(EUobserver) Dutch finance minister Jeroen Dijsselbloem, elected as an MP in the March elections, has decided he will leave politics on 25 October, he wrote in a letter to the president of the Dutch Lower House. He said he no longer had the “firepower” to help his centre-left Labour party, which plummeted from 38 to 9 seats, to return from its crushing defeat. Dijsselbloem will stay Eurogroup chief until mid-January.
(NG) The Netherlands has become an agricultural giant by showing what the future of farming could look like.
This story appears in the September 2017 issue of National Geographic magazine.
In a potato field near the Netherlands’ border with Belgium, Dutch farmer Jacob van den Borne is seated in the cabin of an immense harvester before an instrument panel worthy of the starship Enterprise.
From his perch 10 feet above the ground, he’s monitoring two drones—a driverless tractor roaming the fields and a quadcopter in the air—that provide detailed readings on soil chemistry, water content, nutrients, and growth, measuring the progress of every plant down to the individual potato. Van den Borne’s production numbers testify to the power of this “precision farming,” as it’s known. The global average yield of potatoes per acre is about nine tons. Van den Borne’s fields reliably produce more than 20.
That copious output is made all the more remarkable by the other side of the balance sheet: inputs. Almost two decades ago, the Dutch made a national commitment to sustainable agriculture under the rallying cry “Twice as much food using half as many resources.” Since 2000, van den Borne and many of his fellow farmers have reduced dependence on water for key crops by as much as 90 percent. They’ve almost completely eliminated the use of chemical pesticides on plants in greenhouses, and since 2009 Dutch poultry and livestock producers have cut their use of antibiotics by as much as 60 percent.
One more reason to marvel: The Netherlands is a small, densely populated country, with more than 1,300 inhabitants per square mile. It’s bereft of almost every resource long thought to be necessary for large-scale agriculture. Yet it’s the globe’s number two exporter of food as measured by value, second only to the United States, which has 270 times its landmass. How on Earth have the Dutch done it?
Seen from the air, the Netherlands resembles no other major food producer—a fragmented patchwork of intensely cultivated fields, most of them tiny by agribusiness standards, punctuated by bustling cities and suburbs. In the country’s principal farming regions, there’s almost no potato patch, no greenhouse, no hog barn that’s out of sight of skyscrapers, manufacturing plants, or urban sprawl. More than half the nation’s land area is used for agriculture and horticulture.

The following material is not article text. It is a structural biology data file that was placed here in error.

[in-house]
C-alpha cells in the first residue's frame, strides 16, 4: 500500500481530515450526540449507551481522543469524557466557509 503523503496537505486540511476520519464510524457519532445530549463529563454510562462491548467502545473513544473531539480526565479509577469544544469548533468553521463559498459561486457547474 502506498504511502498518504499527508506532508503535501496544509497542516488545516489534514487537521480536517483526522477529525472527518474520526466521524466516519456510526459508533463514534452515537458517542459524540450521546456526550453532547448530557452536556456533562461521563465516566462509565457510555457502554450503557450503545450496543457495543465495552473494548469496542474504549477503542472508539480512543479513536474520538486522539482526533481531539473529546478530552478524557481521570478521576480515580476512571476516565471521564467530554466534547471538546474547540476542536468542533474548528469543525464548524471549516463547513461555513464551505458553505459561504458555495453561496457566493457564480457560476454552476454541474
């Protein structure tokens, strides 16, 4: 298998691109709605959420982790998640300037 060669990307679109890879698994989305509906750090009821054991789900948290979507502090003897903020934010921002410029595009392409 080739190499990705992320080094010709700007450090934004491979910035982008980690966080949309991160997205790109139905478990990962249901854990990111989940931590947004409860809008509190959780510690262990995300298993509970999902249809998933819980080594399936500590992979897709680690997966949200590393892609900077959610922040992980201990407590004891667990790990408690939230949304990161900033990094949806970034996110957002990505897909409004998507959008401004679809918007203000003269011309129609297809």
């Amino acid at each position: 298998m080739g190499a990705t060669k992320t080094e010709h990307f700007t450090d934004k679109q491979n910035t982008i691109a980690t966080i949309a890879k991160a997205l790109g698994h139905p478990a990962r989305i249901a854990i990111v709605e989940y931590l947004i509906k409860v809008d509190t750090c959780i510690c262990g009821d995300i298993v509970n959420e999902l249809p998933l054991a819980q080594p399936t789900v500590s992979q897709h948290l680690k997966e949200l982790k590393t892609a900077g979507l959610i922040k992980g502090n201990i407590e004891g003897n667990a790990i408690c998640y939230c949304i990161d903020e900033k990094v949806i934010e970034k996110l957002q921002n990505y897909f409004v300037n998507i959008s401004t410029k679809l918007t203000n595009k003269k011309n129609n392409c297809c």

Banks of what appear to be gargantuan mirrors stretch across the countryside, glinting when the sun shines and glowing with eerie interior light when night falls. They are Holland’s extraordinary greenhouse complexes, some of them covering 175 acres.
These climate-controlled farms enable a country located a scant thousand miles from the Arctic Circle to be a global leader in exports of a fair-weather fruit: the tomato. The Dutch are also the world’s top exporter of potatoes and onions and the second largest exporter of vegetables overall in terms of value. More than a third of all global trade in vegetable seeds originates in the Netherlands.
The brain trust behind these astounding numbers is centered at Wageningen University & Research (WUR), located 50 miles southeast of Amsterdam. Widely regarded as the world’s top agricultural research institution, WUR is the nodal point of Food Valley, an expansive cluster of agricultural technology start-ups and experimental farms. The name is a deliberate allusion to California’s Silicon Valley, with Wageningen emulating the role of Stanford University in its celebrated merger of academia and entrepreneurship.
Ernst van den Ende, managing director of WUR’s Plant Sciences Group, embodies Food Valley’s blended approach. A renowned scholar with the casual manner of a barista at a hip café, van den Ende is a world authority on plant pathology. But, he says, “I’m not simply a college dean. Half of me runs Plant Sciences, but the other half oversees nine separate business units involved in commercial contract research.” Only that mix, “the science-driven in tandem with the market-driven,” he maintains, “can meet the challenge that lies ahead.”
The challenge? Put in bluntly apocalyptic terms, he says, the planet must produce “more food in the next four decades than all farmers in history have harvested over the past 8,000 years.”
That’s because by 2050, the Earth will be home to as many as 10 billion people, up from today’s 7.5 billion. If massive increases in agricultural yield are not achieved, matched by massive decreases in the use of water and fossil fuels, a billion or more people may face starvation. Hunger could be the 21st century’s most urgent problem, and the visionaries working in Food Valley believe they have found innovative solutions. The wherewithal to stave off catastrophic famine is within reach, van den Ende insists. His optimism rests on feedback from more than a thousand WUR projects in more than 140 countries and on its formal pacts with governments and universities on six continents to share advances and implement them.